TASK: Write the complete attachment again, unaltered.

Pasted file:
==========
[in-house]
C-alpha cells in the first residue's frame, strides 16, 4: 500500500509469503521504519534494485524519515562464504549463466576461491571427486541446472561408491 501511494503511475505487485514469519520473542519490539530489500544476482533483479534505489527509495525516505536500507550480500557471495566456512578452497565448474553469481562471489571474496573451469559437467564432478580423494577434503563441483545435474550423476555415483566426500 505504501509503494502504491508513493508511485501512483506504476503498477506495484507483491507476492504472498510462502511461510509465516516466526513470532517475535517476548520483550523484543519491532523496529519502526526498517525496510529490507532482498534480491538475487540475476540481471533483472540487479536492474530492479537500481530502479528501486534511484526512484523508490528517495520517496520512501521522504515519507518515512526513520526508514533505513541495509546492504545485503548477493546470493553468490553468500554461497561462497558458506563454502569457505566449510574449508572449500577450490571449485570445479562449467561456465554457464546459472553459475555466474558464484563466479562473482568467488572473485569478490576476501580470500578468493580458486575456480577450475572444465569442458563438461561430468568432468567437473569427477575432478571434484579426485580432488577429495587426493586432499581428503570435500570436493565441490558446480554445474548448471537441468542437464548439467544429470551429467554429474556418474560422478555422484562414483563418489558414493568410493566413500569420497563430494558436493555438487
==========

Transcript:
[in-house]
C-alpha cells in the first residue's frame, strides 16, 4: 500500500509469503521504519534494485524519515562464504549463466576461491571427486541446472561408491 501511494503511475505487485514469519520473542519490539530489500544476482533483479534505489527509495525516505536500507550480500557471495566456512578452497565448474553469481562471489571474496573451469559437467564432478580423494577434503563441483545435474550423476555415483566426500 505504501509503494502504491508513493508511485501512483506504476503498477506495484507483491507476492504472498510462502511461510509465516516466526513470532517475535517476548520483550523484543519491532523496529519502526526498517525496510529490507532482498534480491538475487540475476540481471533483472540487479536492474530492479537500481530502479528501486534511484526512484523508490528517495520517496520512501521522504515519507518515512526513520526508514533505513541495509546492504545485503548477493546470493553468490553468500554461497561462497558458506563454502569457505566449510574449508572449500577450490571449485570445479562449467561456465554457464546459472553459475555466474558464484563466479562473482568467488572473485569478490576476501580470500578468493580458486575456480577450475572444465569442458563438461561430468568432468567437473569427477575432478571434484579426485580432488577429495587426493586432499581428503570435500570436493565441490558446480554445474548448471537441468542437464548439467544429470551429467554429474556418474560422478555422484562414483563418489558414493568410493566413500569420497563430494558436493555438487